How is your gas furnace holding up over the long winter? If it’s not running as efficiently as it used to, you might be contemplating getting a new one. But are you familiar with the different types are that are on the market? Understanding the differences of each will help you decide what model would be best for your home. While natural gas heaters are the most widely-used in the U.S., you might also consider an oil or electric heater. But for those in the market for a gas furnace, we’ve compiled a list of gas furnace basics for your consideration.
Types of Gas Furnaces
There are three primary types of forced air gas furnace systems, each with a different design that directly affects the annual fuel utilization efficiency (AFUE) rating. This rating is important as it represents the season-long average efficiency of the unit.
- Single Speed Furnace – (also known as a standard or single-stage furnace), this heating system is the most basic one on the market and only runs on high speed. While it offers adequate heating, this system is noisier than its multiple speed counterparts and uses more fuel. This kind of furnace is the least expensive, but also the least energy-efficient. Many of these operate at an 80 percent AFUE.
- Two-Stage Furnace – Two-stage heating systems can adjust the valve’s flow of gas to either “half power” or “full power.” Unlike the single speed unit, this design works with the thermostat to regulate the heating load. A two-stage furnace starts at half power when the heating system cycles on. A typical 80,000 Btu (British Thermal Unit) system will begin delivering 40,000 Btu’s, which should be enough to warm an average home on a mild winter day. The valve will open to full when the thermostat sends the signal for high heat. A two-stage furnace is a good choice for a typical household in areas with moderate winters. The general AFUE for these units is around 90 percent.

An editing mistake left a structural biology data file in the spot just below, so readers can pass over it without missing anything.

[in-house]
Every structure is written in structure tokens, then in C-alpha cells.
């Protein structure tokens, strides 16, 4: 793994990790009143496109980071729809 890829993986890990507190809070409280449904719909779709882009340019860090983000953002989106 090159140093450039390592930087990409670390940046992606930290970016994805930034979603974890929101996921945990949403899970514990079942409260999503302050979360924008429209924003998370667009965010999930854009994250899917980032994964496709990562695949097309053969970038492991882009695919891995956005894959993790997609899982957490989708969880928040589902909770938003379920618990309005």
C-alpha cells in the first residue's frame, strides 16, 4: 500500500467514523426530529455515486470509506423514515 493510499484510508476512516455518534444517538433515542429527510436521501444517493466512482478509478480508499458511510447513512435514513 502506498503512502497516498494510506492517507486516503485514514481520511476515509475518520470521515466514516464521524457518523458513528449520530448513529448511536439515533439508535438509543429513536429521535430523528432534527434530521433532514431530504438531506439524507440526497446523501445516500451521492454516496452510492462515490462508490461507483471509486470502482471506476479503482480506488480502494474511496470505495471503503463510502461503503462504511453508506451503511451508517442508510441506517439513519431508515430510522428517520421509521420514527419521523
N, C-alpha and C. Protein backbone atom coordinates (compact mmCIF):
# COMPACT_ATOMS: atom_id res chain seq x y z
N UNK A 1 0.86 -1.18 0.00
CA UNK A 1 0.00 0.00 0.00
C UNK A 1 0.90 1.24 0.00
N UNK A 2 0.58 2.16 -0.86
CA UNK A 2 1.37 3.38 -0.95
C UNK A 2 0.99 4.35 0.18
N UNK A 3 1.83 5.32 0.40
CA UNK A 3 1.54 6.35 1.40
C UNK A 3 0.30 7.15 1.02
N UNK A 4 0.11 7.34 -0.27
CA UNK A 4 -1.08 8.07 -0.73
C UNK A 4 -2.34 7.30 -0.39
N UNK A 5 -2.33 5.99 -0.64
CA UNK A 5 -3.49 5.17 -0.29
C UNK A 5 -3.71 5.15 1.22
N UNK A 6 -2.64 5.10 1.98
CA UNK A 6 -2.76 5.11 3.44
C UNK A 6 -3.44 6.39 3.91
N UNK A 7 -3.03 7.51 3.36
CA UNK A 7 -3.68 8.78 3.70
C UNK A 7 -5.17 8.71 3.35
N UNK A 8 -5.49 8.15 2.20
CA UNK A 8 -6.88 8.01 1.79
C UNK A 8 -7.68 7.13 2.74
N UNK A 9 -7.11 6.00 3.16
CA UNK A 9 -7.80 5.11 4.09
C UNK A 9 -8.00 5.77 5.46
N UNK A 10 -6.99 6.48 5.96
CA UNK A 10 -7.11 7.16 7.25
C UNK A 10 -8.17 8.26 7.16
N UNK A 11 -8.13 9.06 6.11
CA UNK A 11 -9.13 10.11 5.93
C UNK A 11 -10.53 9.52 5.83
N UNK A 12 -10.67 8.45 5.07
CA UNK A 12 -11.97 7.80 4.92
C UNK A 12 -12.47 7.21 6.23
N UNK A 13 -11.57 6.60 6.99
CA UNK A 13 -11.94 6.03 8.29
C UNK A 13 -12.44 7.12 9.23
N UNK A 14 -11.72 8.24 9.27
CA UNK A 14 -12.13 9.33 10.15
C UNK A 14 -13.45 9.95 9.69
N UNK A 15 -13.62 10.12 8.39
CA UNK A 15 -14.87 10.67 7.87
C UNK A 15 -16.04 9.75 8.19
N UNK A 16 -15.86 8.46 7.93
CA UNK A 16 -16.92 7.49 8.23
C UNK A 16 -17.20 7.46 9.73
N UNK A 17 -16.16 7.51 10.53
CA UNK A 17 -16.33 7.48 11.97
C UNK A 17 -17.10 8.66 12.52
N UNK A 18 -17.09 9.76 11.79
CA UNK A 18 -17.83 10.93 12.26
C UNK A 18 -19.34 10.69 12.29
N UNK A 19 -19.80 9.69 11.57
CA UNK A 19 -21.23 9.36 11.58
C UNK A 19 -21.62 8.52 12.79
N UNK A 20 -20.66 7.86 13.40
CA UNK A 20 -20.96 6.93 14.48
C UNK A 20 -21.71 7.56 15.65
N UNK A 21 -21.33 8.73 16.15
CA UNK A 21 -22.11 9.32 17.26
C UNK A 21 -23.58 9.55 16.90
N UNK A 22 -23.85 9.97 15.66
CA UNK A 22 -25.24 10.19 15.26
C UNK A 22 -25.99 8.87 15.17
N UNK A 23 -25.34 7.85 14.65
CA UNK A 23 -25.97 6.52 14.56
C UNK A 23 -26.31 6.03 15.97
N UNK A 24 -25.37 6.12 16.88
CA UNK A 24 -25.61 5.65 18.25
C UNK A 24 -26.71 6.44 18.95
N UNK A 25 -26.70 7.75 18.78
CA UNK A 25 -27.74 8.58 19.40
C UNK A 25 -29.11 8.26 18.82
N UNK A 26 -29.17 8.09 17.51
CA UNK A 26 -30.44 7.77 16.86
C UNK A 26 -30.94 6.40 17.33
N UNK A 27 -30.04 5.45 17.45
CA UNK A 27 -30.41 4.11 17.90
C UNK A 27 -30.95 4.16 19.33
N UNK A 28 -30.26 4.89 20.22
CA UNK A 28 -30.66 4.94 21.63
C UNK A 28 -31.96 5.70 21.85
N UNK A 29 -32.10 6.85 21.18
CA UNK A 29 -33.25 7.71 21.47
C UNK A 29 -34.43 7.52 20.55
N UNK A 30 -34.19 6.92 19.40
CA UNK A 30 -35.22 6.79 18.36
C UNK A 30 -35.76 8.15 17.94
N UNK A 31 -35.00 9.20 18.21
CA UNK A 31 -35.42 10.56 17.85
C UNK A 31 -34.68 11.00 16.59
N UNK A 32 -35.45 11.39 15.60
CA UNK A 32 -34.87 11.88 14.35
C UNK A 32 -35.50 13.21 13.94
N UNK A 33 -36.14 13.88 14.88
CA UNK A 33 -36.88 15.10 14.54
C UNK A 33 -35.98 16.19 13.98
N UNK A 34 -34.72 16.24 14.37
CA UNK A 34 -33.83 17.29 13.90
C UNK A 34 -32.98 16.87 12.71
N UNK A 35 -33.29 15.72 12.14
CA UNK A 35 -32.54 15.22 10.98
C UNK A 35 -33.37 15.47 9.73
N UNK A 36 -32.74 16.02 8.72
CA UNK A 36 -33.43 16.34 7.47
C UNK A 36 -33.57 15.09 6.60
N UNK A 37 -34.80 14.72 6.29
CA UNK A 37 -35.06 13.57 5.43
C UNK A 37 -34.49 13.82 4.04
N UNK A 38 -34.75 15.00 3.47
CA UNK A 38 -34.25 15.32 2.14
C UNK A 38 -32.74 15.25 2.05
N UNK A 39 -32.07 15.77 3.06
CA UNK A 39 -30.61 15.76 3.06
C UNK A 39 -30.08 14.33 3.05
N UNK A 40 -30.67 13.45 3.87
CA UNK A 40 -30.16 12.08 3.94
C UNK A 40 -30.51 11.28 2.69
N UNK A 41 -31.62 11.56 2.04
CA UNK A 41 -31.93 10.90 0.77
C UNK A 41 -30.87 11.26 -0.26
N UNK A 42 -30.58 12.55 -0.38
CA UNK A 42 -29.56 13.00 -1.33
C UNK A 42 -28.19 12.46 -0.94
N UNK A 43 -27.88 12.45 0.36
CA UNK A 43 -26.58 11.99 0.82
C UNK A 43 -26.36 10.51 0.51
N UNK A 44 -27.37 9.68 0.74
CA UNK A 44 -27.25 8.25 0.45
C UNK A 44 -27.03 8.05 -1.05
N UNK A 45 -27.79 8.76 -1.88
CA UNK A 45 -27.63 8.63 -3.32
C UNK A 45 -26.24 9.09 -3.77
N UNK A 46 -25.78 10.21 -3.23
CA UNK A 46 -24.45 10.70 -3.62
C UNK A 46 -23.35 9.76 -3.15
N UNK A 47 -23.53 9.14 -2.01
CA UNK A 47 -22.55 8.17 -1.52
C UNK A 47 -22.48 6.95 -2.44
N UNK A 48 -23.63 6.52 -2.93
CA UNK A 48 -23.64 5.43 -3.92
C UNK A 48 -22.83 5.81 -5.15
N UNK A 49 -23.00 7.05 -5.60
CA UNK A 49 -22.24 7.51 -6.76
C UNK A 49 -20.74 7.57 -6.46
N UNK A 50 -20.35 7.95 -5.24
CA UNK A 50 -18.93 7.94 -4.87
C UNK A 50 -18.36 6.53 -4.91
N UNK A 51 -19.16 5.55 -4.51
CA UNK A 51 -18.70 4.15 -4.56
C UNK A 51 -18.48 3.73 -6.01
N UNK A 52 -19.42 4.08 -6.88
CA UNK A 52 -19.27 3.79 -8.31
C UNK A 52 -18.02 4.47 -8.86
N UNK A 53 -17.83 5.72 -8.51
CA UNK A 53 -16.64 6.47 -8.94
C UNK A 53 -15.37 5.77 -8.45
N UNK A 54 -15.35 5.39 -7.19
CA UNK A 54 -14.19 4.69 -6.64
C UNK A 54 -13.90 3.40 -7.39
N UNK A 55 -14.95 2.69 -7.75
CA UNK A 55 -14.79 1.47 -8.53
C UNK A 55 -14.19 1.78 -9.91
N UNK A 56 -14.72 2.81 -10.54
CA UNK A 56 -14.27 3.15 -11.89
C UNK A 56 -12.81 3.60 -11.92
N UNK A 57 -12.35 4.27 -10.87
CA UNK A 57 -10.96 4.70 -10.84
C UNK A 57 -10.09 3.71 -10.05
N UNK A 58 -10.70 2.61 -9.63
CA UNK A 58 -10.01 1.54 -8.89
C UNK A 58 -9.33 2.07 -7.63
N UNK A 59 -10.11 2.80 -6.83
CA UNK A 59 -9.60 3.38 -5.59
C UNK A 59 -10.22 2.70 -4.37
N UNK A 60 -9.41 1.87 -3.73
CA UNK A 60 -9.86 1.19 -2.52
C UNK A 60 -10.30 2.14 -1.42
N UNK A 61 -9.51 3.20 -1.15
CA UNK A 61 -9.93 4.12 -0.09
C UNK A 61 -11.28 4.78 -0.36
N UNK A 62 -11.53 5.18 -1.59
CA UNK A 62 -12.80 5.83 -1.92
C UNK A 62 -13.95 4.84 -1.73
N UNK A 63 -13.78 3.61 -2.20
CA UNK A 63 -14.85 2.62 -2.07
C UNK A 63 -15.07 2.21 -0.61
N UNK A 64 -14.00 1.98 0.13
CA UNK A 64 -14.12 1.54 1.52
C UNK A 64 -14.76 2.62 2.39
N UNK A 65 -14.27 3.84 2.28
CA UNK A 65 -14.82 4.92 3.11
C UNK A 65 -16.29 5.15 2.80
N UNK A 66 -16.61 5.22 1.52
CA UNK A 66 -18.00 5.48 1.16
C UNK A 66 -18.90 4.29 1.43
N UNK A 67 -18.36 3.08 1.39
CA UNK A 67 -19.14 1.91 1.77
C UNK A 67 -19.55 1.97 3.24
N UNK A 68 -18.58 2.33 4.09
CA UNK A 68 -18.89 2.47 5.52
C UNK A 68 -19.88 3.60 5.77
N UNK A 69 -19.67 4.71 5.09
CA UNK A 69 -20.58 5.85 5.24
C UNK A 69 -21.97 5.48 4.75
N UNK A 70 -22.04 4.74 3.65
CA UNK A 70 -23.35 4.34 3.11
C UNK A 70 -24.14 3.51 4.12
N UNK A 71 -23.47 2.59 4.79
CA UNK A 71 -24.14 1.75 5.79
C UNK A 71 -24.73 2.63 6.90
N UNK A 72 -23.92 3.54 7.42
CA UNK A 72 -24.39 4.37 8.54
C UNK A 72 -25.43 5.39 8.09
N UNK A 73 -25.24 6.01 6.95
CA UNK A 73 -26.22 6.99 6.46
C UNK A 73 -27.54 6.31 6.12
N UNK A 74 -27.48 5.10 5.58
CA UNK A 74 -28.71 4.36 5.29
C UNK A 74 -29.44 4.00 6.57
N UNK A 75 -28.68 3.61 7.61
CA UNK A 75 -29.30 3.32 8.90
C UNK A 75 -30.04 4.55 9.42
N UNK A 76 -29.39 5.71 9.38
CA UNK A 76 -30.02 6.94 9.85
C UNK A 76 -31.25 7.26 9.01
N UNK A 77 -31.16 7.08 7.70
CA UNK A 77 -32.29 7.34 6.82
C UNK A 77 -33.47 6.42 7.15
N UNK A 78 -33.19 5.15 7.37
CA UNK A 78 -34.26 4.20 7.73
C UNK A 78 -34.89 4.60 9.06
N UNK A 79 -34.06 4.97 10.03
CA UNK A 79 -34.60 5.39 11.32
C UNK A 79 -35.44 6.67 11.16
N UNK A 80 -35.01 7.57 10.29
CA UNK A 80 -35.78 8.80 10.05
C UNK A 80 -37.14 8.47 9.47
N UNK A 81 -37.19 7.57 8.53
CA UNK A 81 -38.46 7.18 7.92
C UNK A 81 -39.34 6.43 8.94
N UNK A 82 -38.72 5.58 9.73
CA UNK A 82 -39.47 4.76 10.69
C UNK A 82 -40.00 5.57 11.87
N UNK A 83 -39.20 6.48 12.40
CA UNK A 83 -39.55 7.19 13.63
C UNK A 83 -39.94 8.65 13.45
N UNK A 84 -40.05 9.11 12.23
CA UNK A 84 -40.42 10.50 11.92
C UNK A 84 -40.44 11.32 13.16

- Modulating Furnace – (also known as a variable speed furnace) is designed with a modulating gas valve that adjusts the heating output more precisely. Most units regulate the heat by 1 percent increases, which means they can adjust how much gas is needed by the minute. This ensures it runs at maximum efficiency. A modulating furnace offers the most comfort of the three types by evenly regulating the temperature of every room. In climates that are exceptionally cold, these designs make the most sense both practically and financially.
Weighing Your Options
There are other components that affect the rating of forced air furnace designs including a variable-speed air handler. But it’s the amount of fuel consumed, regulated by the gas valve, that most affects efficiency of gas heaters. If you want lower operating costs during the unit’s life, consider purchasing a modulating gas valve furnace. Households in colder regions across the U.S. will benefit the most from this kind of design. The modulating furnace offers more precise control over gas consumption, saving energy (and money) through superior efficiency.
Call a Professional
Still have questions about gas heating systems? For more information on single-stage, two-stage and modulating gas valve heating systems contact Interstate Heating & Air Conditioning today!